Since its 1935 opening, Little Havana's Ball & Chain has gone through a slew of owners, changing names along the way, before it finally closed and was vacated in the late 1950s. But prior to reaching its premature demise, the venue was the bustling epicenter of a city full of illegal gambling and liquor violations.
And though the venue didn't shy away from those things, it was best known for its live entertainment, which included greats such as Billie Holiday, Count Basie, and Chet Baker. It was that rich history of live music that owners Bill Fuller and brothers Zack and Ben Bush were attracted to when they decided to restore
It's been a year since the venue's reopening, but that's not the only anniversary it plans to celebrate. Sure, you could cock your head in suspicion at Ball & Chain's 80th anniversary and sternly wave a finger in protest because the venue hasn't technically been open for a straight 80 years, but why get mad when you can just shut up, drink mojitos, and dance?
That's what the new owners of Ball & Chain plan to do at the upcoming three-day music festival in honor of what would have been the 80th anniversary of the club.
This was something the owners had in mind when they opened the new Ball & Chain a year ago. "We selected a date last fall that coincided historically with when we knew the venue opened in the fall of 1935. So this idea that we're able to now celebrate on those double anniversaries — the day that we reopened it and around the time that we know it originally opened — it's just that way of continuing to connect the dots," Fuller says.
He and Zack Bush have been friends since childhood, and Fuller was the one who introduced Bush to the venue and its rich history.
"He first notified me of the history probably when we were closer to 21, 22 years old," Bush says. "We didn't bring it about until many, many years later because we didn't have the know-how or the ability at the time, maybe not even the finances. It's just a testament to not only the neighborhood and the history of the venue itself but also to a longtime friendship — a dream of two kids one day opening a bar and live music venue with jazz and all sorts of stuff."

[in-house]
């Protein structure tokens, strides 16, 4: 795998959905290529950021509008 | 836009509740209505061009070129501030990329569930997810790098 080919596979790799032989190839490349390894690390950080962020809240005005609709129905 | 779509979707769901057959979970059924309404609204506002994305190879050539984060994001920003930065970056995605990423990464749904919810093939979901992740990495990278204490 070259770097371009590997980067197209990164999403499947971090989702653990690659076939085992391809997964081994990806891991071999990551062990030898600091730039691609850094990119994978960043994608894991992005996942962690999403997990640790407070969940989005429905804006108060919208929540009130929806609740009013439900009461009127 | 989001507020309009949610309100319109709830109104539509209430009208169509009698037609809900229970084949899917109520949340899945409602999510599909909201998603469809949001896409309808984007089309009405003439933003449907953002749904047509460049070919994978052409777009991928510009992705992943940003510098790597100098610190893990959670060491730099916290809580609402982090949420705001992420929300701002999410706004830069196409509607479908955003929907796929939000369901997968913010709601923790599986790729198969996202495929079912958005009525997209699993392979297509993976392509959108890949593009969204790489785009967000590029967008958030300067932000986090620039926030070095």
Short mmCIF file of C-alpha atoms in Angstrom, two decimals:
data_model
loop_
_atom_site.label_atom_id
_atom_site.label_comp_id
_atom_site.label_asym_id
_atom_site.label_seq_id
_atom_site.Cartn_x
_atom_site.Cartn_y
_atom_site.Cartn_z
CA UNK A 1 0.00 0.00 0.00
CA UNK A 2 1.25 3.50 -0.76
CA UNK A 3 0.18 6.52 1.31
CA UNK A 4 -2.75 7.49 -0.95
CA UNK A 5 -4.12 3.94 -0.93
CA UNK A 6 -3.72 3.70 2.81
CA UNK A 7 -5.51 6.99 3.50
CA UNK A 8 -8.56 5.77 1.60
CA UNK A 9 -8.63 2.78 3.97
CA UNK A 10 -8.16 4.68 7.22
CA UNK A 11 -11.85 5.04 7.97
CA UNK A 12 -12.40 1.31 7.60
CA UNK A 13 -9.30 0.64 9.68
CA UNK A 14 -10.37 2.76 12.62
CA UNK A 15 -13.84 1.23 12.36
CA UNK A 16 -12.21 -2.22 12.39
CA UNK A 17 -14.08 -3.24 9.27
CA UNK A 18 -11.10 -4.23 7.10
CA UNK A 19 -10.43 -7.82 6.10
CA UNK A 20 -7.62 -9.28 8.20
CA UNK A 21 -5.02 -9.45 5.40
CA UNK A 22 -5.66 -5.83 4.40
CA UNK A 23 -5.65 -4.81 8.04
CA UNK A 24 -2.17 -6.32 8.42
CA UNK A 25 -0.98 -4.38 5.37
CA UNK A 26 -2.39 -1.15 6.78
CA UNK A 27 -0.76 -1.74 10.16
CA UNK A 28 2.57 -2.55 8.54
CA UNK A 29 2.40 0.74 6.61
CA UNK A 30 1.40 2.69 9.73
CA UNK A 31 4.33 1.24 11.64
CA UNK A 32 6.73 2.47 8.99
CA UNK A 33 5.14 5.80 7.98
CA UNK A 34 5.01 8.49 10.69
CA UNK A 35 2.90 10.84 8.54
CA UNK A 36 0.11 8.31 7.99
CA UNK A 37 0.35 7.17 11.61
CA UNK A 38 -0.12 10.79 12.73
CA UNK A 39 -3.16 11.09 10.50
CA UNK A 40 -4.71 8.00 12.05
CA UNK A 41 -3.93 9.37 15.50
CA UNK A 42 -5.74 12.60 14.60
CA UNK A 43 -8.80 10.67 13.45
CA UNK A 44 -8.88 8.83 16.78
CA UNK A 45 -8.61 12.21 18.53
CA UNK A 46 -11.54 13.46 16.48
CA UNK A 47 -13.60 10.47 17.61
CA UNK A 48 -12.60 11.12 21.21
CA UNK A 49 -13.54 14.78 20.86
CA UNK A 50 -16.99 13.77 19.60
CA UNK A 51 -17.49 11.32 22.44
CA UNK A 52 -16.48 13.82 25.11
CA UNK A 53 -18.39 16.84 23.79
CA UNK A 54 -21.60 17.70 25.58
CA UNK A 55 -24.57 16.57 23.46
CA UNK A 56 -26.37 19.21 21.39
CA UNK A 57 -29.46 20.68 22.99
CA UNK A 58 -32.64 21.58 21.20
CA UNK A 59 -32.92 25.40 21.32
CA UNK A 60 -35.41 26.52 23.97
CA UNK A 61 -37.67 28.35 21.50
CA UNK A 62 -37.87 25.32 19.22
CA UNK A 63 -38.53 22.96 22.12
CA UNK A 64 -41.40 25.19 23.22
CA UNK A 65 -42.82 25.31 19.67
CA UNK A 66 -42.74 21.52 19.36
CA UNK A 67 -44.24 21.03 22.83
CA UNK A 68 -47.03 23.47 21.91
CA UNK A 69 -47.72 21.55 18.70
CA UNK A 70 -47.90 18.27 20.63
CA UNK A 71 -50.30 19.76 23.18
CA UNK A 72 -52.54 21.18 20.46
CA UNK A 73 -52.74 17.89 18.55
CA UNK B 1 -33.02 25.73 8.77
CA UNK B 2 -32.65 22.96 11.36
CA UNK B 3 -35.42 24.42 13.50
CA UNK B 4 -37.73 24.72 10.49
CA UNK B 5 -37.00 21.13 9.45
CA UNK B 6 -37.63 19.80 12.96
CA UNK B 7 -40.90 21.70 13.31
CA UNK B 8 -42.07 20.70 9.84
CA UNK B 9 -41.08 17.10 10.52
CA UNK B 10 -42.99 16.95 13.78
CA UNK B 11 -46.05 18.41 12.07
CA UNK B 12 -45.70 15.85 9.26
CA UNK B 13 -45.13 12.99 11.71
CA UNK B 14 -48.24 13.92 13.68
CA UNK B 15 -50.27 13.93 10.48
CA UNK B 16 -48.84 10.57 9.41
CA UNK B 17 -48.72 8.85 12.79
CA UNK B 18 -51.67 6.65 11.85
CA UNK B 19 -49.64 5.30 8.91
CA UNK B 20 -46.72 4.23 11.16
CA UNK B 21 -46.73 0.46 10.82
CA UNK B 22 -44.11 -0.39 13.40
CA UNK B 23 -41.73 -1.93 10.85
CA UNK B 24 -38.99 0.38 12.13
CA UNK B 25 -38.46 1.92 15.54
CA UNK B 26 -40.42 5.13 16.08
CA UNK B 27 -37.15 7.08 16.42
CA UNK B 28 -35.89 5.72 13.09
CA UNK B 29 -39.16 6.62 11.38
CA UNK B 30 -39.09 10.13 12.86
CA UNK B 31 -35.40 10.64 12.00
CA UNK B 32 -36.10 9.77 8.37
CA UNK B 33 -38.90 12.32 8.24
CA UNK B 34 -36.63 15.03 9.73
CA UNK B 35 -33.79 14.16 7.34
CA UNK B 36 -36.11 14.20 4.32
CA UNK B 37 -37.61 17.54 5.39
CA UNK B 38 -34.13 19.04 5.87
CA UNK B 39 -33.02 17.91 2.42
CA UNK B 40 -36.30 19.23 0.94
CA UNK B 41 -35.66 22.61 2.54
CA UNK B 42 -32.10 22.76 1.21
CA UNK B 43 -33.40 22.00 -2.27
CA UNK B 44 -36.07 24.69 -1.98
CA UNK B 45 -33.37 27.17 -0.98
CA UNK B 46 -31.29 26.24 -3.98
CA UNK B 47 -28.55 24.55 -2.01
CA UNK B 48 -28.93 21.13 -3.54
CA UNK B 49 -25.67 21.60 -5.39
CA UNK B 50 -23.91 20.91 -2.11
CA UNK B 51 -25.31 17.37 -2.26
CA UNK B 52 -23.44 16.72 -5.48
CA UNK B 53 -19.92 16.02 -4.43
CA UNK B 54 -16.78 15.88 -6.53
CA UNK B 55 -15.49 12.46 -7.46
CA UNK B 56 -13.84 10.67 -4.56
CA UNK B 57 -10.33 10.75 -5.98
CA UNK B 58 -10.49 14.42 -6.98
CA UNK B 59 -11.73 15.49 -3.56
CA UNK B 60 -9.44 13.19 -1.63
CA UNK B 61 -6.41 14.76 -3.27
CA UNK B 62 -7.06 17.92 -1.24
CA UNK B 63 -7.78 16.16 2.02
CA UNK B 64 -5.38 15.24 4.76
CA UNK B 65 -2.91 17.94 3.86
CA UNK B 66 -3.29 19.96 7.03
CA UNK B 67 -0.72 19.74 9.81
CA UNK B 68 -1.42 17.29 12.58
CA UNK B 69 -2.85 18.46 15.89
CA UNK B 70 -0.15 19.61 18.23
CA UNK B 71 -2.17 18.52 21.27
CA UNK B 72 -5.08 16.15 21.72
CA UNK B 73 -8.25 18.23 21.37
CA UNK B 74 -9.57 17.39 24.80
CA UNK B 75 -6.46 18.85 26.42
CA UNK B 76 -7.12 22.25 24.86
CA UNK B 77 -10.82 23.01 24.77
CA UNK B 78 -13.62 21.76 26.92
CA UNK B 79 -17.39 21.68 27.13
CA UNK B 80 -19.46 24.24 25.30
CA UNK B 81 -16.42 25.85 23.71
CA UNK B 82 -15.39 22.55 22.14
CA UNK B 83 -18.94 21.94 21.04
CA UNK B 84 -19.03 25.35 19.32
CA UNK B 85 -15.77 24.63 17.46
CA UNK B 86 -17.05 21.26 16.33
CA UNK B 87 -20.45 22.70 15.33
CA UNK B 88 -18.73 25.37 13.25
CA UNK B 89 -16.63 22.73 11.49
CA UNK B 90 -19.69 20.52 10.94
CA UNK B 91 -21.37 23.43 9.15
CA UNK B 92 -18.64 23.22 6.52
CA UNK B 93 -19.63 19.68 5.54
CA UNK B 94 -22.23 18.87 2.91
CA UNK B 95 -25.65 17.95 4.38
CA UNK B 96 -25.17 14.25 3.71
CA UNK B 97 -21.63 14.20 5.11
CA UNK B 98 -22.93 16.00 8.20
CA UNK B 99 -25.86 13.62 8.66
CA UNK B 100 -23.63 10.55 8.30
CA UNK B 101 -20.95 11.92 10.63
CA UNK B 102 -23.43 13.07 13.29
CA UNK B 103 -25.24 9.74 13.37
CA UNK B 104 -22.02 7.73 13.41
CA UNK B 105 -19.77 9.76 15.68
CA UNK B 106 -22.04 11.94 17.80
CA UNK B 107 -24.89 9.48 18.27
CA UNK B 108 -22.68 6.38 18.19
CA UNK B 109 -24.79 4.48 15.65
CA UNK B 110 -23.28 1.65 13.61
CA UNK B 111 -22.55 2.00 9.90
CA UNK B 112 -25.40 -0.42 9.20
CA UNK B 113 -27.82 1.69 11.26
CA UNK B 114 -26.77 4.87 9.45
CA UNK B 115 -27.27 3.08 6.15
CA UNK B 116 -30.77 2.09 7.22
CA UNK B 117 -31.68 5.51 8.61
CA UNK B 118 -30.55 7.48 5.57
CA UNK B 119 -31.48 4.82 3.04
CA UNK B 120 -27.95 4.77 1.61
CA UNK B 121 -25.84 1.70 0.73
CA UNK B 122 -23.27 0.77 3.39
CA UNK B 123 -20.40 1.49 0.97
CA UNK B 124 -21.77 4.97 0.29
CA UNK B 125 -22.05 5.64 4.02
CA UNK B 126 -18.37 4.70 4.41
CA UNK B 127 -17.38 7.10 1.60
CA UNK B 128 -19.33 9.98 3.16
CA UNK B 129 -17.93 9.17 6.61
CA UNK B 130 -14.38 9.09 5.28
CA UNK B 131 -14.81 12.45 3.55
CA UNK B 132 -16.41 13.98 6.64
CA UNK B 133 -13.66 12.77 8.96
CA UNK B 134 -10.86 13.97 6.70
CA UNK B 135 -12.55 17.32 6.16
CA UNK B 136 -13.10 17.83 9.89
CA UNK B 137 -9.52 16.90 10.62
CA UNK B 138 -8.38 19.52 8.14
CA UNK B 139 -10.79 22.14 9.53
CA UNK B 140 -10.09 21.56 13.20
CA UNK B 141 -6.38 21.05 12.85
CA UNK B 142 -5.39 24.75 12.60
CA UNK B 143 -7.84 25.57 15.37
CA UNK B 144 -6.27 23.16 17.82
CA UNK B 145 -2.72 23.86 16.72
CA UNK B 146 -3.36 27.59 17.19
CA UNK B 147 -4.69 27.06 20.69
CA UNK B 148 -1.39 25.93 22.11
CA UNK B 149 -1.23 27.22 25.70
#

As admirers of Miami's live music scene, Fuller and Bush recognize and appreciate what the venue did for the city in its early years, and the two hope to re-create some of that magic.
"We believe that we're kind of breeding a live music scene and that's one thing that, at least in our generation, we feel Miami has [lacked]," Fuller says. "But when we look back at the history of Ball & Chain, we see it was an integral part of the community back then, and that's kind of part of what we're trying to restore here."
Fuller especially hopes the venue will encourage people to listen to genres that are less popular.
"Because we're crossing the demographics and crossing the ages and everything with the type of people who are coming in, in a lot of ways it made Latin music acceptable and cool in Miami," Fuller says.
Fuller and Bush say they didn't feel burdened by the massive shadow Ball & Chain's musical history cast upon them. And despite the venture being a very costly investment, the two say it's not about the money.
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"We know we're never going to get that money back," Bush says. "But we're really trying to create something special for the community and the neighborhood.
Ball & Chain 80th Anniversary
With Nick Tannura Trio, Electric Piquete, the Baboons, Spam Allstars, the